• Refection: what was I trying to achieve and what are the consequences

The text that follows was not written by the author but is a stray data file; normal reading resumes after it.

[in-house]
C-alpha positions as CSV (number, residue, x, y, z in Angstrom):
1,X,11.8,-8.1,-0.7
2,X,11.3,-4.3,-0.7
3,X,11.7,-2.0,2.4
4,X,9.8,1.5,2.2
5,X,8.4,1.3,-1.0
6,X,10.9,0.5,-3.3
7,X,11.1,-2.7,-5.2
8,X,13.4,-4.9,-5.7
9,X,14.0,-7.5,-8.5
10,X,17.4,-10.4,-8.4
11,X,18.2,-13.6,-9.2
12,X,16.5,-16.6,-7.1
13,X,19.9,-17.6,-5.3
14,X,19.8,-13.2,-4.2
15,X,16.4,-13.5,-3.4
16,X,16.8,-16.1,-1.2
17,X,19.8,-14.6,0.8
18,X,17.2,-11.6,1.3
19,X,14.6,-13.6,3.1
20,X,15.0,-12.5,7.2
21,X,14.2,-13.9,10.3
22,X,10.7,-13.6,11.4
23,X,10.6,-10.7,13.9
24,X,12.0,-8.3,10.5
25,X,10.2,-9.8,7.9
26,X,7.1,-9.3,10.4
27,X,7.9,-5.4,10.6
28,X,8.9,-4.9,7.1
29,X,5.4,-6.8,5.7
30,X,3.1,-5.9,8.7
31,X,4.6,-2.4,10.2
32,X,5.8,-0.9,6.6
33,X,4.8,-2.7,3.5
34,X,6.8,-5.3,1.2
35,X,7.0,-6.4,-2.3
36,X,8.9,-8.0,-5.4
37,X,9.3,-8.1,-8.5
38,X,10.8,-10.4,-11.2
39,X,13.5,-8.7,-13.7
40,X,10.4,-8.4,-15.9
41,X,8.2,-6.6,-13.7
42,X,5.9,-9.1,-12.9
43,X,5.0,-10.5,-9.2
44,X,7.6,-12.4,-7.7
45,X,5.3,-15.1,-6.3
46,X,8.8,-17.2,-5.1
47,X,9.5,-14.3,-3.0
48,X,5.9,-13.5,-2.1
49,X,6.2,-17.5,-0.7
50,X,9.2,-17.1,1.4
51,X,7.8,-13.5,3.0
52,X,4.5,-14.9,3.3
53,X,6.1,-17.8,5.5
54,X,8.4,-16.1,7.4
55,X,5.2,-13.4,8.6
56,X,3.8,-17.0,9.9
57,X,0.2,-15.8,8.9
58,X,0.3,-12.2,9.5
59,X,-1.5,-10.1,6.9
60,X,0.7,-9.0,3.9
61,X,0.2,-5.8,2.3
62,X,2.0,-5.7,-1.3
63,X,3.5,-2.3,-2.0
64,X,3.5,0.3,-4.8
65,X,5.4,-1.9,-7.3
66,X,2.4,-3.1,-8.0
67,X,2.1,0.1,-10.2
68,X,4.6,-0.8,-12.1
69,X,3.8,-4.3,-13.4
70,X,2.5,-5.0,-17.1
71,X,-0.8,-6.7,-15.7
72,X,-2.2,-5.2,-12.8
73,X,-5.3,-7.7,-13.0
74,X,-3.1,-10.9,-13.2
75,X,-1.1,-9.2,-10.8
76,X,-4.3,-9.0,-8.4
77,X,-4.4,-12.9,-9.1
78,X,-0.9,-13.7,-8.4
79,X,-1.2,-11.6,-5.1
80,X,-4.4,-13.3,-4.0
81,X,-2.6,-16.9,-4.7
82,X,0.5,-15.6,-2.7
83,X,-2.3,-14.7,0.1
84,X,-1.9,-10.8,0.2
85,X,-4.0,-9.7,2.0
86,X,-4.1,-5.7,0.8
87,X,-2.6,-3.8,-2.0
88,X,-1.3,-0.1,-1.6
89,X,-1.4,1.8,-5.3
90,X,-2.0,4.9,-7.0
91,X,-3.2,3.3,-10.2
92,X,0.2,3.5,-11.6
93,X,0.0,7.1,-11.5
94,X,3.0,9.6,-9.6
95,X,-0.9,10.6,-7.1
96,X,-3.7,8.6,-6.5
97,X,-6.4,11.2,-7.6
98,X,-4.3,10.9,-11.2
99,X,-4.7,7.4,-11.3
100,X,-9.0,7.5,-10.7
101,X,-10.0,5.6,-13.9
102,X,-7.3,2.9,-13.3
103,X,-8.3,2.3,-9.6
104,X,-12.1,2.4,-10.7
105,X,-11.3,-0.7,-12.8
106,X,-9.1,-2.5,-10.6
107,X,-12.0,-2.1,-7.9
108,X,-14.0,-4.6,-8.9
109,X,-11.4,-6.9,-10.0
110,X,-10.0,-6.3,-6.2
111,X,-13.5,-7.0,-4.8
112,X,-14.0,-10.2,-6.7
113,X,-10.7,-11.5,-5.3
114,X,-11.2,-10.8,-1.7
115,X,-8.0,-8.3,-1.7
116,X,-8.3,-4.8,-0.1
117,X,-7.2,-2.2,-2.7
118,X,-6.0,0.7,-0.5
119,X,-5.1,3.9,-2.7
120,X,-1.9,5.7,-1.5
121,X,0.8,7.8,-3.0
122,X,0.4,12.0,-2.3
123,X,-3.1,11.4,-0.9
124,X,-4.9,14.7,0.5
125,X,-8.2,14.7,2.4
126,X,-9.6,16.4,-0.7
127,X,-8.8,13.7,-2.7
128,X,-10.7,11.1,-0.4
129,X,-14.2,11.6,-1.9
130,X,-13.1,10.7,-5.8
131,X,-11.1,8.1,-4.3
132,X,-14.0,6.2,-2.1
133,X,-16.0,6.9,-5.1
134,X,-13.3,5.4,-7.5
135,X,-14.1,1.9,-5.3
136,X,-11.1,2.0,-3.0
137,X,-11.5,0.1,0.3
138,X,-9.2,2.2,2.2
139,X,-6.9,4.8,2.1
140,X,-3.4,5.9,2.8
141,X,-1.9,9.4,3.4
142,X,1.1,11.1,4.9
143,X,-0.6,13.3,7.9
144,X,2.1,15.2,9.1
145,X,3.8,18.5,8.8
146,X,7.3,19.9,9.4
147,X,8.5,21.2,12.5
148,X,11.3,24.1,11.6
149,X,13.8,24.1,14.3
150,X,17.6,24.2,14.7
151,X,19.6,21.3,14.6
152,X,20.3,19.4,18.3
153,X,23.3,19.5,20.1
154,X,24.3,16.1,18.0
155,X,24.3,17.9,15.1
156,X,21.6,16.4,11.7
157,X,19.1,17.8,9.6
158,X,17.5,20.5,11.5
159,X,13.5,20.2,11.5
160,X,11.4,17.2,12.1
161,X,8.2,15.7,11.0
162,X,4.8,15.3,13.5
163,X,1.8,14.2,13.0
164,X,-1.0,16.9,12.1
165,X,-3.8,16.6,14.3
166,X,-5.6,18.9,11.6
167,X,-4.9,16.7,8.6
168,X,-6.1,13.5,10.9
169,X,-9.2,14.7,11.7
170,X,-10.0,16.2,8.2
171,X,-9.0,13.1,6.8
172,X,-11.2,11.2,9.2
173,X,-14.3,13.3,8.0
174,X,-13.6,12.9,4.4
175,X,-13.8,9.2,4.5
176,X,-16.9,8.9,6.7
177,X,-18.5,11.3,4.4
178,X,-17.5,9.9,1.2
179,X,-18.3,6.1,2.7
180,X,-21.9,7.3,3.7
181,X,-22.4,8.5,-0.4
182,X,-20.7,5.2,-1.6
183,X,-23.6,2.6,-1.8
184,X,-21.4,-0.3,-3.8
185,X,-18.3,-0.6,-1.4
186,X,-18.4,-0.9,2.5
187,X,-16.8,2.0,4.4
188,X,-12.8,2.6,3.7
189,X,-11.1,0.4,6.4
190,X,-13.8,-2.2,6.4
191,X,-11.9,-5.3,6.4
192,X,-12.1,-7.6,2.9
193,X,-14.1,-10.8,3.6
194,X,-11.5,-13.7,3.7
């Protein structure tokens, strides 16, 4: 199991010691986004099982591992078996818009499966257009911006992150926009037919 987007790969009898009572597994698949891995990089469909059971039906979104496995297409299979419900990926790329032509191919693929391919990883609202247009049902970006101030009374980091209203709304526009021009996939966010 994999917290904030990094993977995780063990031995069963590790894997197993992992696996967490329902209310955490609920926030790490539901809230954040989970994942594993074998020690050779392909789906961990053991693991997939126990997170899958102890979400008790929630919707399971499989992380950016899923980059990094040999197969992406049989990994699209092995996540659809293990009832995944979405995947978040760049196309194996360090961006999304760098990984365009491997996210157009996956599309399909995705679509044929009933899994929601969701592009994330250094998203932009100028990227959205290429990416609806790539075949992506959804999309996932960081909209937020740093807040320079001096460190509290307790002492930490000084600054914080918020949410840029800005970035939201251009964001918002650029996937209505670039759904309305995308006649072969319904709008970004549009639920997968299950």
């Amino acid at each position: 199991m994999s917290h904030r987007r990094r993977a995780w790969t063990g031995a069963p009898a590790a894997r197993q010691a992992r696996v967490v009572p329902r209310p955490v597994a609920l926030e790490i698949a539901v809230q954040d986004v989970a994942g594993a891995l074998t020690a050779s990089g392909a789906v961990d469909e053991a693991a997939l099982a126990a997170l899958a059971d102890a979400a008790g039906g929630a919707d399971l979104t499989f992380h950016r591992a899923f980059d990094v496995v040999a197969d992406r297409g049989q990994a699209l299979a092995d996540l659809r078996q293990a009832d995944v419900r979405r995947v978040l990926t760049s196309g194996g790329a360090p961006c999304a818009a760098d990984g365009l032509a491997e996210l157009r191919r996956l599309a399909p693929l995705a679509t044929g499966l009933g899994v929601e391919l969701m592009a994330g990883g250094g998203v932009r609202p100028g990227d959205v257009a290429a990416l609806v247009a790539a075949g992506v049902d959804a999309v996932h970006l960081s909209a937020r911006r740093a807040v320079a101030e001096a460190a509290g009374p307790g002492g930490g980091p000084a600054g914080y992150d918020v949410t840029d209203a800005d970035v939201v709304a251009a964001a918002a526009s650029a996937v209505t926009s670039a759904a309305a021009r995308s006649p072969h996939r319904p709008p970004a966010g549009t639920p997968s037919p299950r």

Before I called the patient I checked the request card and the patient’s history on the hospital information system (HIS) to check for any previous history and corresponding images, I washed my hands and I prepared the machines when I call the patient I introduce myself for him as international student radiographer and today I will do the x-ray for him and I am supervised all the time by the radiographer who is with us on the room the patient agreed after that I ask him to confirm his name, date of birth and address next, while I am looking for his information on the request card then, I explained to him what I am going to do during the examination. fortunately, the patient was very kind and co-operative with me .so I started to ask him to change his clothes in changing room just on the top and wear a hospital gone just to make sure there is no anything can affect the image quality such as necklace or anything in his clothes. The C-Spine x-ray procedure was carried out routinely as an, antero-posterior and Lateral views, Next, the patient came out and orientated him to stand facing the tube and his nick touching the cassette and his chin slightly up his shoulder relaxed down without movement the distance between the tube and the cassette was 100 cm I used factors 63 KV and 2.8 mAs then I forget to clean the cassette after used it . for the lateral view the patient stand his left side and his nick from his left side touching the cassette and his chin up his shoulder relaxed down as possible as he can without movement the distance between the tube and the cassette was 180 cm I used factors 77 KV and 2.8 mAs. The resulting image for AP and Lateral was an acceptable diagnostic image. the patient was very co-operative and aware of the situation around him which made it easier for him to understand and carry out the instructions I was giving him. Everything went smoothly The radiographer was pleased with my technique and anatomy knowledge and I received an excellent feedback for assessment mark from the radiographer with small minor and although I was relieved that it was over I still felt pleased with myself that I had carried out the C-Spine x-ray to a high level. I am thankful however that I kept my reflective diary on this occasion as everything happened so quickly and not to the plan that I anticipated that I benefit from reading my emotional conflicts that I experienced at a later date. This feeling is reinforced by Schön (1987) who argued that reflection is not a simple process and that practitioners need coaching and require the use of reflective diaries as tools for dealing with practice problems.